Read More: Children and Dieting
There Is No Perfect Body
One of the coolest things about humans is that we are all beautiful; small, large, curvy, thin, round---beauty is in the eye of the beholder. And as we mentioned above, genetics play a huge role in what’s healthy for our own bodies. No matter how hard we try, it’s impossible to fit any two bodies into the same mold. In fact, 95% of diet and exercise routines fail. Remind your child as they grow, that their bodies will change, and that’s great. Change is part of growing up, and learning to accept ourselves is a huge part of that.
Promoting A Positive Body Image
Now that we’ve talked a little about what to avoid, let’s talk about what we can do as parents to help our children maintain a healthy body image.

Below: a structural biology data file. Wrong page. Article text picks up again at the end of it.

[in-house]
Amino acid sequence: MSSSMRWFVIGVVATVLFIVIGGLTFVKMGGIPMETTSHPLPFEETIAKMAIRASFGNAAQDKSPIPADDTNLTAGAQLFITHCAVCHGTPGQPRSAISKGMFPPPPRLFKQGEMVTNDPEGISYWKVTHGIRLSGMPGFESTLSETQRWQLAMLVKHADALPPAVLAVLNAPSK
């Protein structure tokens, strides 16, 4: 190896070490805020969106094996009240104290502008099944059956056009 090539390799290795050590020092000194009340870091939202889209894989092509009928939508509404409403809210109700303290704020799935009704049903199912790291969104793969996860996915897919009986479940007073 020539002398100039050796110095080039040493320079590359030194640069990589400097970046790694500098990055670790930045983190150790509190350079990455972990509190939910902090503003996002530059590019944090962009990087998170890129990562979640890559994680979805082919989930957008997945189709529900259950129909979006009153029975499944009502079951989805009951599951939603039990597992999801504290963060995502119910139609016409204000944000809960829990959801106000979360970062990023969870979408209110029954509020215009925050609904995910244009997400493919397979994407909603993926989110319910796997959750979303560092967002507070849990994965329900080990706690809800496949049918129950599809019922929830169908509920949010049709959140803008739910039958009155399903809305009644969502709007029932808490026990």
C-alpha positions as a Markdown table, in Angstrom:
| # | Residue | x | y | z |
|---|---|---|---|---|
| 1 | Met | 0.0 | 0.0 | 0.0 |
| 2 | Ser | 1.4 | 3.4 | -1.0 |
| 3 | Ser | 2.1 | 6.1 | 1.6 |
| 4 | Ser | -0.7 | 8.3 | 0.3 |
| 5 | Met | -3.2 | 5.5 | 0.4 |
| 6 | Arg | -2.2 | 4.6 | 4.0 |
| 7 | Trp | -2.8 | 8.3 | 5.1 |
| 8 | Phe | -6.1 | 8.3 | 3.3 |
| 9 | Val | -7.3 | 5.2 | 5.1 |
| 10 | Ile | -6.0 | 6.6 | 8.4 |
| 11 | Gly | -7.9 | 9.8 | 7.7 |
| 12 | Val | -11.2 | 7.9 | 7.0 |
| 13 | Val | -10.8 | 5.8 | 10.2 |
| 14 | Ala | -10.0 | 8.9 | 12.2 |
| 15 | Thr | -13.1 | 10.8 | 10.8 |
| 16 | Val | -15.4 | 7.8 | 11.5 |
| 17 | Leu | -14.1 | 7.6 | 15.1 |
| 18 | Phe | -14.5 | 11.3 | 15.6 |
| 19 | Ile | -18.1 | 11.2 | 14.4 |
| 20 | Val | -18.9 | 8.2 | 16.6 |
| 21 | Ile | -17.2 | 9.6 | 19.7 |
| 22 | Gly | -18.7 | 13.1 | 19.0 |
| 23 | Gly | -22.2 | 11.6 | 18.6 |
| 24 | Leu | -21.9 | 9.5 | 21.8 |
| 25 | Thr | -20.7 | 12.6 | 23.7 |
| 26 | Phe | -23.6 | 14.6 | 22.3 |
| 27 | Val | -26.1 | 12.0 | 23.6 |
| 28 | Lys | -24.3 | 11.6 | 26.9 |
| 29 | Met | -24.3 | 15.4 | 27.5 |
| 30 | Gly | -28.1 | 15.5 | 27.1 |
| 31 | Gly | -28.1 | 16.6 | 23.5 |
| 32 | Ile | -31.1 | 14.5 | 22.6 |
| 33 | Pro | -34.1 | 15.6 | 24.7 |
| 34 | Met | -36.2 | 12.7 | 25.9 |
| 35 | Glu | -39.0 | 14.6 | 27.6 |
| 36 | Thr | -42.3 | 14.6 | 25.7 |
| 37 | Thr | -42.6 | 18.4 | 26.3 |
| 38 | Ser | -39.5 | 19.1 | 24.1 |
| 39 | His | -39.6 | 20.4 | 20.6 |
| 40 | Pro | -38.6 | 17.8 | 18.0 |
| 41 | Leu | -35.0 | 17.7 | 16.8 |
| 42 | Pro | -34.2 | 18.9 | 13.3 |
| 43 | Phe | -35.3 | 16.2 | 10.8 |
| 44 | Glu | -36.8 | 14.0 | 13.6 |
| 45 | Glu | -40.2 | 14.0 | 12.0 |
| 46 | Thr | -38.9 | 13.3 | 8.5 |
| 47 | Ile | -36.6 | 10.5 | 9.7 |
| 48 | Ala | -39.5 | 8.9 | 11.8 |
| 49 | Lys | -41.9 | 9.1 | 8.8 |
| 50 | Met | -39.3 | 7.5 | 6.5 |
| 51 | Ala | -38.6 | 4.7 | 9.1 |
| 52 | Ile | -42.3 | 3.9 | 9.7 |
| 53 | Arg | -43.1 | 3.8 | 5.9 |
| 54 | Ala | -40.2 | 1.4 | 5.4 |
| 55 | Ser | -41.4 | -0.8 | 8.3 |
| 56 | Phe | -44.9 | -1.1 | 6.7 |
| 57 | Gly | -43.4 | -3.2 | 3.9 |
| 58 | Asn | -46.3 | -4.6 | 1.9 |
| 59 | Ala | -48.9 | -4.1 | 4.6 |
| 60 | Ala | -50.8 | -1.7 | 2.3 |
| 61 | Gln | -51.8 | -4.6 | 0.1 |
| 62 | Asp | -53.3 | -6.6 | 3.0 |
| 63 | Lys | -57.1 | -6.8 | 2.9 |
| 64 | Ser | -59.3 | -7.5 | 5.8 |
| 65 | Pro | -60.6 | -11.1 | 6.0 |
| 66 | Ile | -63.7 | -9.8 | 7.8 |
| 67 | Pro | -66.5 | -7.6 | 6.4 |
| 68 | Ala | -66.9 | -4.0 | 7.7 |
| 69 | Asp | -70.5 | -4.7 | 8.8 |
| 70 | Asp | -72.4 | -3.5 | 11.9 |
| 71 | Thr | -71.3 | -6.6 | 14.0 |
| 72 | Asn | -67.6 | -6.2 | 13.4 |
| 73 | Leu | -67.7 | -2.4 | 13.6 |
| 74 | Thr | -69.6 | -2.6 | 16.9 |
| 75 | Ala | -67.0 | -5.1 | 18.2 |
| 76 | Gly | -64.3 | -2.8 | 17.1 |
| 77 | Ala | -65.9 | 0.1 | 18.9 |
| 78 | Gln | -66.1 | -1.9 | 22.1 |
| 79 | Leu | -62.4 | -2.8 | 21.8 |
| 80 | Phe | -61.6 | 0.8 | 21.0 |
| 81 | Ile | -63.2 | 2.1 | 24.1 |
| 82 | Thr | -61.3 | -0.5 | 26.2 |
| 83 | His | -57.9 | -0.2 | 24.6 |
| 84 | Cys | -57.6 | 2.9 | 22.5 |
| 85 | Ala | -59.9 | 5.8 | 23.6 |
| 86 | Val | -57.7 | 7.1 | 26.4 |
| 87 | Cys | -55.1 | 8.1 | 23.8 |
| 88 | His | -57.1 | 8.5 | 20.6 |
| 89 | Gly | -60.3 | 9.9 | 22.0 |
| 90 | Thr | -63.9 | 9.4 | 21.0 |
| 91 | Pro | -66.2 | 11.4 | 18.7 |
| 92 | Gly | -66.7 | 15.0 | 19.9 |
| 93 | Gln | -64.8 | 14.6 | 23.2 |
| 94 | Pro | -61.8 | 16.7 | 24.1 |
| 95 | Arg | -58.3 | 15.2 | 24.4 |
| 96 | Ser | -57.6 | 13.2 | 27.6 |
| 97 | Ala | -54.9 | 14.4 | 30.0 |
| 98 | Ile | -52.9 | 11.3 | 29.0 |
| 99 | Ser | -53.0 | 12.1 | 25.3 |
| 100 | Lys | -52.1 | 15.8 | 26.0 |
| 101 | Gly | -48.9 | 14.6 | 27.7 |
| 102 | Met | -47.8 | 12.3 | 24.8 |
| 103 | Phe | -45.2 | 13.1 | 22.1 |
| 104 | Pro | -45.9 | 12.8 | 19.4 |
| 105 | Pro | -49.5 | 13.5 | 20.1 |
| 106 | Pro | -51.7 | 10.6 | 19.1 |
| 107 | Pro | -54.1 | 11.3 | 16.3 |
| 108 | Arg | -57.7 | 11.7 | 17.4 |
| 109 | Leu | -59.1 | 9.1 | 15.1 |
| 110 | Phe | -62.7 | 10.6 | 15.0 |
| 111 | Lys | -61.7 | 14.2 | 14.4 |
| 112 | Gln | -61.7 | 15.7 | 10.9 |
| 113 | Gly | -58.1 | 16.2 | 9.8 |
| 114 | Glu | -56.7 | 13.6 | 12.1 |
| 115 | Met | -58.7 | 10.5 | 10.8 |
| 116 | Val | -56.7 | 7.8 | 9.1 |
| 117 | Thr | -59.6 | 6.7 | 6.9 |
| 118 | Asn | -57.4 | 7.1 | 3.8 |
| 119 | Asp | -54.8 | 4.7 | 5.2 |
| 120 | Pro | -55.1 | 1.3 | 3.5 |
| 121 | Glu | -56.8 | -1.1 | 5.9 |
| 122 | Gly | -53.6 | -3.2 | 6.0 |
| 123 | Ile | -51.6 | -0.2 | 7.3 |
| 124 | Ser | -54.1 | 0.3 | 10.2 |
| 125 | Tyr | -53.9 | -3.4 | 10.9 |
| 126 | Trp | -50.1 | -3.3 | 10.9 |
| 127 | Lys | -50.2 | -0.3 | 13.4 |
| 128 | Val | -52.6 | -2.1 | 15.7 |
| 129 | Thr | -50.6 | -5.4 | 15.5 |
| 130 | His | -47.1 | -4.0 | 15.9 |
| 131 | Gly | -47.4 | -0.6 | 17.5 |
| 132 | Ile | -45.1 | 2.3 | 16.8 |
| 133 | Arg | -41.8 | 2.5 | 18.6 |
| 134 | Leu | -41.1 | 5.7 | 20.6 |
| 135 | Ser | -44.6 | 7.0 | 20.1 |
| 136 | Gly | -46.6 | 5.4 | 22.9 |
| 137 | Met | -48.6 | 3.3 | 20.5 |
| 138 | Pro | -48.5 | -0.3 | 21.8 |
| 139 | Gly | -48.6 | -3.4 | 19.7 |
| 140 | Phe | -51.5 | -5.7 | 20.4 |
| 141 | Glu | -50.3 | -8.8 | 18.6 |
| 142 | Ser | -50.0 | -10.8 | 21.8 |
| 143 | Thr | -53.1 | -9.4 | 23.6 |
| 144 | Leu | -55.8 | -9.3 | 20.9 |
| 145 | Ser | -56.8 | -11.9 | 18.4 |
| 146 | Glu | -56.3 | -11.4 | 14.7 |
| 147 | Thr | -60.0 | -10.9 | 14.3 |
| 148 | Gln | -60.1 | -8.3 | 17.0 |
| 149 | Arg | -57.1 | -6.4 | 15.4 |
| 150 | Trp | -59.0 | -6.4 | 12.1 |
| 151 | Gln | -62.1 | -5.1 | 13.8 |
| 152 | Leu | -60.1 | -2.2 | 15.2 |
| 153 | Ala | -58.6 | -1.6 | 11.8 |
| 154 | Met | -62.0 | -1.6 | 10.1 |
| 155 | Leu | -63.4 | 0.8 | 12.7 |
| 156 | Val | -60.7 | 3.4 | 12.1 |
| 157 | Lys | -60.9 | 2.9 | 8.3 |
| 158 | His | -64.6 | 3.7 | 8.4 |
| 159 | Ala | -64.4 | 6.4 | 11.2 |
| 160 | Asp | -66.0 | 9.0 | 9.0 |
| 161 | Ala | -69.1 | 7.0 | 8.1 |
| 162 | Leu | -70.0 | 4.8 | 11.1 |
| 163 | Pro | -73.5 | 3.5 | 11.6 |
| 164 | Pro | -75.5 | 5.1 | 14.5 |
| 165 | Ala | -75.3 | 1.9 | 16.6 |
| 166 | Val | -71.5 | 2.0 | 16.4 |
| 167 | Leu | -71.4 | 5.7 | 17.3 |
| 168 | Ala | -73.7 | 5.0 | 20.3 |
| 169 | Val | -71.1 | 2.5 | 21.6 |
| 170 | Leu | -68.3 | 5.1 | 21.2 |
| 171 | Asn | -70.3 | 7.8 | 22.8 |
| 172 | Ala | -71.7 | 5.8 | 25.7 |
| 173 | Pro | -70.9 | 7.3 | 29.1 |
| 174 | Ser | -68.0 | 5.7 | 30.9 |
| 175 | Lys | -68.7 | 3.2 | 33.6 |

Children begin to recognize themselves in the mirror at around 18 months. However, you should begin talking about anatomy as early as 6 months, in basic terms. Discuss fingers, toes, ears, legs, elbows, etc., and incorporate body-positive language as their language skills begin to develop. When your children become verbal, you can even stand with them in front of a mirror and discuss body parts and what they help us do.
- These are our ears, they help us hear!
- Where are your knees? They’re great at helping us jump really high!
Not only does teaching anatomy aid in fostering positive body image, but this can also be a natural segway into teaching them about boundaries.
Read More: How To Have “The Talk” With Your Children
Shift The Conversation Surrounding Physical Activity